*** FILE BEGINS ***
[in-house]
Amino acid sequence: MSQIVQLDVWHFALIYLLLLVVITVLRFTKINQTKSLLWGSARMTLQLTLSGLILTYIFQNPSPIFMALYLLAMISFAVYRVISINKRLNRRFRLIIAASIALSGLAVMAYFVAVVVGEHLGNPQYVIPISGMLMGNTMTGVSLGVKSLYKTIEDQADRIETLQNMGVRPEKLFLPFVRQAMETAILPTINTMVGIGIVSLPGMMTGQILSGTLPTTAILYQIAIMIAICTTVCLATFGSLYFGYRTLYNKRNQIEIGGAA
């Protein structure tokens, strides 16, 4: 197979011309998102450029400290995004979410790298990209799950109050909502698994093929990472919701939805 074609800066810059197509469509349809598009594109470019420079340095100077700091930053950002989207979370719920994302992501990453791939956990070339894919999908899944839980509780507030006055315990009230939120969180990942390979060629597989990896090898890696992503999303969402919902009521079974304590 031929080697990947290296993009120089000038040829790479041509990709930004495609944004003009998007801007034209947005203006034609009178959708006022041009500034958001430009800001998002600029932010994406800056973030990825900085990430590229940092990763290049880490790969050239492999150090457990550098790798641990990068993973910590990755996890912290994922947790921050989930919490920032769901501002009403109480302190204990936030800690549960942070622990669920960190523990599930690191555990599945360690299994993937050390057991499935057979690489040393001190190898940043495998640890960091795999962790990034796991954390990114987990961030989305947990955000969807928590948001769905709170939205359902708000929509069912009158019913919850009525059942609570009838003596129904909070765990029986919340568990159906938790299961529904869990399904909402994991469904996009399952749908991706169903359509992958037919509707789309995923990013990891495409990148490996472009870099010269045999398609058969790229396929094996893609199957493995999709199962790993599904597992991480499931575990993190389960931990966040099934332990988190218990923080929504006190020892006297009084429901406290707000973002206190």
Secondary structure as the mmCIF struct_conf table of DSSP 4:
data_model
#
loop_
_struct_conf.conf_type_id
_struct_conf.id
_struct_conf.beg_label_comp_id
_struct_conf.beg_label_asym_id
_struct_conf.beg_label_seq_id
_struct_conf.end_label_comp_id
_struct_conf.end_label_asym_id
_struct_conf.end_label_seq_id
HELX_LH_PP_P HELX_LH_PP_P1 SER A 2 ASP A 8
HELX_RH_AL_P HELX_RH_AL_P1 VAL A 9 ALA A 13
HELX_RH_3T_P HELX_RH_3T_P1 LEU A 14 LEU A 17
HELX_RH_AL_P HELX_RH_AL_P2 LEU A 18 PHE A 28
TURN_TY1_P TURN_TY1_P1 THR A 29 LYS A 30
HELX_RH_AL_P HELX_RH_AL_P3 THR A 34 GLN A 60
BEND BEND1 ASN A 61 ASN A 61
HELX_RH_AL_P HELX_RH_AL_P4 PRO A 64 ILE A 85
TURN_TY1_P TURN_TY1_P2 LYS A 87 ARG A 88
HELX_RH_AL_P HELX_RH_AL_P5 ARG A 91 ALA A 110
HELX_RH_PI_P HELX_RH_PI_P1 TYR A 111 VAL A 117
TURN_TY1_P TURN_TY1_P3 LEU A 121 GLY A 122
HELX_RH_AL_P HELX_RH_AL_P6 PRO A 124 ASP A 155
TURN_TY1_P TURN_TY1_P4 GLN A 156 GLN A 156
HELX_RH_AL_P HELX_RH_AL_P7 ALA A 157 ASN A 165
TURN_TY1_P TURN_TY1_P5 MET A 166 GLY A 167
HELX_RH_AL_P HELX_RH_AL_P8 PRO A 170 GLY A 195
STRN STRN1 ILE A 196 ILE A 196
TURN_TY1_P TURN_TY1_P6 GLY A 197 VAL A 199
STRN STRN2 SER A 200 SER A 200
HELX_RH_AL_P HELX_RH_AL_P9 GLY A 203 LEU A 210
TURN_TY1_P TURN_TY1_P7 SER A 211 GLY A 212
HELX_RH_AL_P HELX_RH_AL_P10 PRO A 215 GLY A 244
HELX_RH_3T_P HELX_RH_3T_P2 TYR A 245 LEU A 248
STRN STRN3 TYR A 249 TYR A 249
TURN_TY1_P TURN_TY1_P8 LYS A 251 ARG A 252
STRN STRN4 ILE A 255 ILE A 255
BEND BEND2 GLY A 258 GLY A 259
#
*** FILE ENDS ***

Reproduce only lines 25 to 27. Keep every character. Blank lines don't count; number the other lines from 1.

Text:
HELX_RH_AL_P HELX_RH_AL_P5 ARG A 91 ALA A 110
HELX_RH_PI_P HELX_RH_PI_P1 TYR A 111 VAL A 117
TURN_TY1_P TURN_TY1_P3 LEU A 121 GLY A 122